Operation research, rather simply defined, is the research of operations. An operation may be called a set of acts needed for the achievement of the desired outcome. Such complex, interrelated acts can be performed by four types of systems: Man, Machine, Man-Machine unit and organisation of men, machines, and man-machine units, OR is concerned with an operation of the last type of system. Various theories and models of operation research are game theory, decision tree analysis, queuing model, transportation models, and simulation. any

6) Pareto Analysis

It is a very simple technique that helps to choose the most effective changes to make. It is based on the Pareto principle the idea that by doing 20% of the work, we can generate 80% of the advantage of doing the entire job Pareto analysis is a formal technique for finding the changes that will give the greatest benefits. This technique is useful when many possible courses of action are competing for attention. Pareto Analysis is a simple technique that helps to identify the most important problem to solve.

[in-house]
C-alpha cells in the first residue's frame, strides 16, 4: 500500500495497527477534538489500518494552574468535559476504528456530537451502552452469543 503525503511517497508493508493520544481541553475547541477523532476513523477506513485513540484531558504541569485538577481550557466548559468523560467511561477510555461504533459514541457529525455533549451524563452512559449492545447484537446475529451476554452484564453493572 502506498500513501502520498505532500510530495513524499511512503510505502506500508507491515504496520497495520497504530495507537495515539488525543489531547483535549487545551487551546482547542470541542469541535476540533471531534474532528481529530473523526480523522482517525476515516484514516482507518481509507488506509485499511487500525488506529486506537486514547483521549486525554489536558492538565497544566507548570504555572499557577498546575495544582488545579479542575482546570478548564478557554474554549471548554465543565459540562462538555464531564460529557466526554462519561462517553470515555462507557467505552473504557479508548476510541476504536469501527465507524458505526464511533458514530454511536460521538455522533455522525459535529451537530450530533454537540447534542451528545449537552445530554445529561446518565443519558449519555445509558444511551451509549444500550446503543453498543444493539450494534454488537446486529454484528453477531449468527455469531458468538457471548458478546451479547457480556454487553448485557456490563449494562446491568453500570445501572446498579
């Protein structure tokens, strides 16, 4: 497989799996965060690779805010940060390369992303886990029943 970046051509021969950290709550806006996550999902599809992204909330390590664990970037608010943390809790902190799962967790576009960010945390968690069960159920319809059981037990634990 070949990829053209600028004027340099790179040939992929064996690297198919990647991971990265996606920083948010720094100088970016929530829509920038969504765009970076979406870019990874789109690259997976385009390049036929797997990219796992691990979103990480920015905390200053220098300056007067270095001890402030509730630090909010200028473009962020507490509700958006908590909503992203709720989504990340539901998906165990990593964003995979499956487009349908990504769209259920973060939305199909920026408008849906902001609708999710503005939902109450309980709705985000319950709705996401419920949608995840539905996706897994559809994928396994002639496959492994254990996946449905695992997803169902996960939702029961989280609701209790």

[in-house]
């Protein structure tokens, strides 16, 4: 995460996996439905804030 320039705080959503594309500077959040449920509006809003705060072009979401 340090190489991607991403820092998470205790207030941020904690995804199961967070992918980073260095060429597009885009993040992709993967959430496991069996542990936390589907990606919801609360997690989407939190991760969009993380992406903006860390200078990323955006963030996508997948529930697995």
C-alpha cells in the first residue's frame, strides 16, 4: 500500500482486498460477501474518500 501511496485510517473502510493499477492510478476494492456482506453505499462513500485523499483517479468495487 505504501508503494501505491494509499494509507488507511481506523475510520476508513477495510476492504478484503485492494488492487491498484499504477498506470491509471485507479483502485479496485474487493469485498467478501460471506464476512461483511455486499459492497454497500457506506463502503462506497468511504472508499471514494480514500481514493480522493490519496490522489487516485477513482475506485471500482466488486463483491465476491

Methods of Decision Making

7) Paired Comparison Analysis

This technique helps to work out the importance of several options relative to each other. It is particularly useful when objective data related to the problem is not available. This makes it easy to choose the most critical problem to solve or select the solution that will give the greatest advantage. Paired Comparison Analysis helps to set preferences where there are conflicting demands on limited resources. It is also an ideal tool for comparing completely diverse options such as whether to invest in marketing, a new IT system or a new piece of machinery. These decisions are usually much more difficult than comparing three possible new IT systems.